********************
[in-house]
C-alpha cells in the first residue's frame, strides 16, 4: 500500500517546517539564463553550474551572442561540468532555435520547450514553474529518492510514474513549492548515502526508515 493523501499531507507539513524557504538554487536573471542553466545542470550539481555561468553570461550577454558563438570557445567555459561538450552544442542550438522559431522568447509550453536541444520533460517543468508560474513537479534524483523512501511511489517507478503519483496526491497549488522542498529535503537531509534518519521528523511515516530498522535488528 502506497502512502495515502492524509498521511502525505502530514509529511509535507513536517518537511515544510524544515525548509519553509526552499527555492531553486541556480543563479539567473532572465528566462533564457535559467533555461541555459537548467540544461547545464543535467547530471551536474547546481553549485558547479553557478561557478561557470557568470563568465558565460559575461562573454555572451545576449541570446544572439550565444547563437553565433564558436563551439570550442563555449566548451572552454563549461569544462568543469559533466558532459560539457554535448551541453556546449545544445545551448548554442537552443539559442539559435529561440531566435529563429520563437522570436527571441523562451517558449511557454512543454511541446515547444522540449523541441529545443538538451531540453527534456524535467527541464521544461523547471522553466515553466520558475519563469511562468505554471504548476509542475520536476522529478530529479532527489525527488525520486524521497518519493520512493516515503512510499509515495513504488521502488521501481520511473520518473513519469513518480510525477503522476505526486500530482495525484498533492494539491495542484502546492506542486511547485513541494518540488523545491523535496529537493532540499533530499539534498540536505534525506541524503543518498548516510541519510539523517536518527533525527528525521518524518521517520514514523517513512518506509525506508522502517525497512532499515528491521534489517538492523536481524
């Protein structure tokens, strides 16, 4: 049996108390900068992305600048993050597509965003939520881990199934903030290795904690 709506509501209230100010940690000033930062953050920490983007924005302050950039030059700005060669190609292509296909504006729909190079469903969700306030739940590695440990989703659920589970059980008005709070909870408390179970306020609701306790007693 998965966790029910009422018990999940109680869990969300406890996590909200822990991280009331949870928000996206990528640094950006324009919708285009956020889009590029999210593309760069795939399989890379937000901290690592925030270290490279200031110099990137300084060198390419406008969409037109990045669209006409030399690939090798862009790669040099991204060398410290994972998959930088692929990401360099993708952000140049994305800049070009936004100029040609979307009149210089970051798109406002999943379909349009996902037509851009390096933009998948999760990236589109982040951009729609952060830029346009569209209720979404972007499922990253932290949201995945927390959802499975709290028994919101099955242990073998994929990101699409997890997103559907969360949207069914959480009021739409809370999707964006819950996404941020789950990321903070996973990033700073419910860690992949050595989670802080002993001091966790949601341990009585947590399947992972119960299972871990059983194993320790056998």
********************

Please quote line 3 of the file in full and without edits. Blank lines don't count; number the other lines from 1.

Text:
């Protein structure tokens, strides 16, 4: 049996108390900068992305600048993050597509965003939520881990199934903030290795904690 709506509501209230100010940690000033930062953050920490983007924005302050950039030059700005060669190609292509296909504006729909190079469903969700306030739940590695440990989703659920589970059980008005709070909870408390179970306020609701306790007693 998965966790029910009422018990999940109680869990969300406890996590909200822990991280009331949870928000996206990528640094950006324009919708285009956020889009590029999210593309760069795939399989890379937000901290690592925030270290490279200031110099990137300084060198390419406008969409037109990045669209006409030399690939090798862009790669040099991204060398410290994972998959930088692929990401360099993708952000140049994305800049070009936004100029040609979307009149210089970051798109406002999943379909349009996902037509851009390096933009998948999760990236589109982040951009729609952060830029346009569209209720979404972007499922990253932290949201995945927390959802499975709290028994919101099955242990073998994929990101699409997890997103559907969360949207069914959480009021739409809370999707964006819950996404941020789950990321903070996973990033700073419910860690992949050595989670802080002993001091966790949601341990009585947590399947992972119960299972871990059983194993320790056998």